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Microsoft has named two of the 39 defendants it is suing for their alleged role in operating the Zeus botnet.
According to an amended civil complaint filed last week in U.S. District Court in Brooklyn, Microsoft named Yevhen Kulibaba and Yuriy Konovalenko as defendants. The other defendants remain listed as "John Does."
The identification of the pair shouldn't come as a surprise considering Ukrainians Kulibaba and Konovalenko were among 19 people charged in London in 2010 with being members of the Zeus gang. The duo, who were ringleaders, currently are serving prison time in the U.K.
Richard Boscovich, a senior attorney with the Microsoft Digital Crimes Unit, said in a Monday blog post that he hopes the software giant's latest information will provide additional firepower for the FBI.
"Our hope is that the evidence we provided to the FBI in this case will lead to a criminal investigation that brings the perpetrators to justice," he wrote.
Microsoft announced in March that, as part of a coordinated effort with the Financial Services Information Sharing and Analysis Center (FS-ISAC) and NACHA – The Electronic Payments Association, it has dismantled prominent hubs that provided instructions to machines infected with Zeus and related malware families, including SpyEye.
U.S. Marshals led the raid on hosting locations in Scranton, Pa. and Lombard, Ill., where they confiscated command-and-control (C&C) servers and took down two key IP addresses in the process. In addition, as a result of the seizure, Microsoft assumed control of some 800 domains involved with the servers, a process known as sinkholing.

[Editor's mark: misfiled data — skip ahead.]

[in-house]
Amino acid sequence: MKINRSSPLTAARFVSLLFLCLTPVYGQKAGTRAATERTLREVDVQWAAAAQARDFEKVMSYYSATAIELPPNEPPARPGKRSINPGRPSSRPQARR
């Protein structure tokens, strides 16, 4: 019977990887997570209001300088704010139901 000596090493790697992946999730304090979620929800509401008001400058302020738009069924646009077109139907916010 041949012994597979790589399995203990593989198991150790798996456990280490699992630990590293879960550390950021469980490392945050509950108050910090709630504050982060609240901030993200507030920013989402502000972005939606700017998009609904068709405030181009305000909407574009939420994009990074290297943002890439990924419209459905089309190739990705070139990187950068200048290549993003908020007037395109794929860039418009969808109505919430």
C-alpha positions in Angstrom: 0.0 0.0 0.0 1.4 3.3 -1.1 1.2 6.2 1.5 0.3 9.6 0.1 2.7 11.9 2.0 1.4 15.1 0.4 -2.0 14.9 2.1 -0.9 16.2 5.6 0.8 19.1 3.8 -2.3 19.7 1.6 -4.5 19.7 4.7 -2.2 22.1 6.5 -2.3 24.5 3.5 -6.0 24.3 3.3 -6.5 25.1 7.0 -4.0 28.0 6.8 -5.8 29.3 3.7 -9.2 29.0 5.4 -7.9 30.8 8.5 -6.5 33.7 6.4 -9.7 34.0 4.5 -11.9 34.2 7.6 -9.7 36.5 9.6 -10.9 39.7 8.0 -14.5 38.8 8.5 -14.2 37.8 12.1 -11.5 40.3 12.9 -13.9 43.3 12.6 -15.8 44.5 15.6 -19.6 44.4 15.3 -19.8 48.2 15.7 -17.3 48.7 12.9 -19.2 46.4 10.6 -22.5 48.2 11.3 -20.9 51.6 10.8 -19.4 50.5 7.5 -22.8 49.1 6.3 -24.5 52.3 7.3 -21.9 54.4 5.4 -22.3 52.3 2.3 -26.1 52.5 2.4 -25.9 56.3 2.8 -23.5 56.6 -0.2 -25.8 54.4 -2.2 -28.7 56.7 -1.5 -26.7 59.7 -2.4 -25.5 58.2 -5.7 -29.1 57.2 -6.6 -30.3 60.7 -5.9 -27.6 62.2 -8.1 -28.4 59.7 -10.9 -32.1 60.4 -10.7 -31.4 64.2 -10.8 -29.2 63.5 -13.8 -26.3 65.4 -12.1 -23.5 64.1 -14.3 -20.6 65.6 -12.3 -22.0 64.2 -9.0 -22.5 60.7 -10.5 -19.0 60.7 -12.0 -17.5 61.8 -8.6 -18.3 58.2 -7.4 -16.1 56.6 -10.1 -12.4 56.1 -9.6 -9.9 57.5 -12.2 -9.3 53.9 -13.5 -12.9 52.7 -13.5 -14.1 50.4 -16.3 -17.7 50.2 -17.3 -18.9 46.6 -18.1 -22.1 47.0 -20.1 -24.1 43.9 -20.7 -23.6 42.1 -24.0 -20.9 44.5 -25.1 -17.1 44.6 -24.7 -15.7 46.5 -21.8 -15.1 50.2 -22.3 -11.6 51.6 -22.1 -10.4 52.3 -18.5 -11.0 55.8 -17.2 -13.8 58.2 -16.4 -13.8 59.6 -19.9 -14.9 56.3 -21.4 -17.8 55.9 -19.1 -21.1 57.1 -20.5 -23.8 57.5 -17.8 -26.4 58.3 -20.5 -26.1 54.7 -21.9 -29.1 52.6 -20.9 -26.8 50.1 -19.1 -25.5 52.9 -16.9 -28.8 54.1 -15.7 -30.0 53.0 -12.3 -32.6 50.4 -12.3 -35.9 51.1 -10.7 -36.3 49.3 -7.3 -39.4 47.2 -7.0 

Codenamed "Operation b71," the bust relied on obtaining warrants through the aforementioned lawsuit, which was filed against those who are believed responsible for running the Zeus C&C servers. Interestingly, in the suit, Microsoft applied the Racketeer Influenced and Corrupt Organizations (RICO) Act, a federal law that extends penalties for those involved in organized crime.
"By incorporating the use of the RICO Act, we were able to pursue a consolidated civil case against everyone associated with the Zeus criminal operation, even if those involved in the 'organization' were not necessarily part of the core enterprise," Boscovich wrote in a separate blog post at the time.
He said Monday that Zeus' C&C infrastructure remains offline, and this appears to be having a major effect. Zeus infection rates, by IP address, have dropped from about 780,000 at the end of March to roughly 336,000 as of June 23, though new variants of the data-stealing trojan continue to persist.
In addition, fewer zombie computers means there has been a precipitous drop in phishing emails. Boscovich referenced Microsoft's co-plaintiff, NACHA - The Electronic Payments Association, which has reported a 90 percent reduction in people receiving fraudulent emails that claim to come from it. NACHA manages the Automated Clearing House (ACH) money transfer network, which commonly has been used by hackers in banking heists.
"As Microsoft and our partners explained in March, Operation b71 is just one step in an ongoing campaign to undermine the Zeus cybercriminal organization and help identify those responsible for this dangerous threat," Boscovich wrote.
Security experts have long considered Zeus to be a criminal enterprise, and Microsoft said it has detected 13 million infections worldwide, with more than three million just in the United States. In addition, opportunistic criminals should have no problems finding exploit toolkits that can be used to fire off the Zeus trojan, especially after its source code was leaked last year. The kits sell for anywhere between $700 to $15,000 on the black market.
This article originally appeared at scmagazineus.com
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